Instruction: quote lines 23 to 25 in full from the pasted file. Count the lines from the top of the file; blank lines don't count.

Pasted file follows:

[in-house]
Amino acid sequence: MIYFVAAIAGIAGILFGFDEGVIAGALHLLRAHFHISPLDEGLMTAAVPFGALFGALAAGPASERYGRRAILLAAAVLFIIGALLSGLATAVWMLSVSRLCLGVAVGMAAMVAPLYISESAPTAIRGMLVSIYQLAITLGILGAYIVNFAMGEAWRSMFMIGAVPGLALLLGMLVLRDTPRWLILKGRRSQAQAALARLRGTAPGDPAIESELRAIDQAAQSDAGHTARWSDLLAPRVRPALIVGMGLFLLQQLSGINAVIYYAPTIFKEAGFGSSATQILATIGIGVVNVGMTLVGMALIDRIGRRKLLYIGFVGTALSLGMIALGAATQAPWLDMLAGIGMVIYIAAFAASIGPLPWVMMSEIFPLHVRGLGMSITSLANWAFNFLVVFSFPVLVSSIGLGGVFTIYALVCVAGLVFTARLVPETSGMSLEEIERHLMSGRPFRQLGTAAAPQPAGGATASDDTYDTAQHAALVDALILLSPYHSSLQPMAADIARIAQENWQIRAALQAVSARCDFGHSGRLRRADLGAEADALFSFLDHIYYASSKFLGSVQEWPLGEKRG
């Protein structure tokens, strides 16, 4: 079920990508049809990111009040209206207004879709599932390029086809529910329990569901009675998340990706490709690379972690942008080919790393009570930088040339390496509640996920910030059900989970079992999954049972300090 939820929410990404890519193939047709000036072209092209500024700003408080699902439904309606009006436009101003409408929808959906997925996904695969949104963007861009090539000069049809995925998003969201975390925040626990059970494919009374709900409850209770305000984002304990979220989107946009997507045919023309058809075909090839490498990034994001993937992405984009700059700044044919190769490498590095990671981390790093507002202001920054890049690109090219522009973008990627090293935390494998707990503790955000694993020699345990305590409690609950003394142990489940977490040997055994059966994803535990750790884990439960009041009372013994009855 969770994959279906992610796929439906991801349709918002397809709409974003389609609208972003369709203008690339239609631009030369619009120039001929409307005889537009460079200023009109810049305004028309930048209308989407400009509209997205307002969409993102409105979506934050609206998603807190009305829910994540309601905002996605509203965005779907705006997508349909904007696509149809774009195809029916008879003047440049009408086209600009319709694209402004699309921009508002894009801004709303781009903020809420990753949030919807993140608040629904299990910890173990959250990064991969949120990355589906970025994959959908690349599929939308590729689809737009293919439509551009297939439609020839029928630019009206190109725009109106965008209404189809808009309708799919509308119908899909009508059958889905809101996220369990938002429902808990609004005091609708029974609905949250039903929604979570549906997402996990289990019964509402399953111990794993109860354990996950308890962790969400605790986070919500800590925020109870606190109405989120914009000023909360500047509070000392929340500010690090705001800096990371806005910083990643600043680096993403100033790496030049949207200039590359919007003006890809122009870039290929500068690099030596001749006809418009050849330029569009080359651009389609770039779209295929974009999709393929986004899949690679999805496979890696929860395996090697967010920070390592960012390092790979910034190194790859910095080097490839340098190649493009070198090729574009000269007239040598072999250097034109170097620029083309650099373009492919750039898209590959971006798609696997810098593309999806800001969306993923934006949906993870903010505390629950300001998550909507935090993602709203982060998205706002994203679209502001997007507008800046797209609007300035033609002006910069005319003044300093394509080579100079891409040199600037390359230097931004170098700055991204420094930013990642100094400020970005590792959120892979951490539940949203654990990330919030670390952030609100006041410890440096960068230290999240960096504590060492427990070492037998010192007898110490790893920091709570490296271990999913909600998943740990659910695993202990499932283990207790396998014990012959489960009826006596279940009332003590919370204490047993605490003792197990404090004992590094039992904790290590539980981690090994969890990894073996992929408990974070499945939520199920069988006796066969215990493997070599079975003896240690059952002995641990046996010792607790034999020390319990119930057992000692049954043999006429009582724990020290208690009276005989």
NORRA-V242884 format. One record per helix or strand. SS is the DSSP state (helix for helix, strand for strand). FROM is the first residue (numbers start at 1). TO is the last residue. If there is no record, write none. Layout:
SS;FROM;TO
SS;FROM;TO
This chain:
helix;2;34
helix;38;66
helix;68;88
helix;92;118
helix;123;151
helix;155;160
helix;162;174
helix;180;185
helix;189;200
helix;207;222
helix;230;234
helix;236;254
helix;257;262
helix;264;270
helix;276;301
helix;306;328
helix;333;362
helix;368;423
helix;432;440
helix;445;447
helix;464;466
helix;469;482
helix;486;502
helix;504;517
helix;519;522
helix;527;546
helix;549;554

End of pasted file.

helix;306;328
helix;333;362
helix;368;423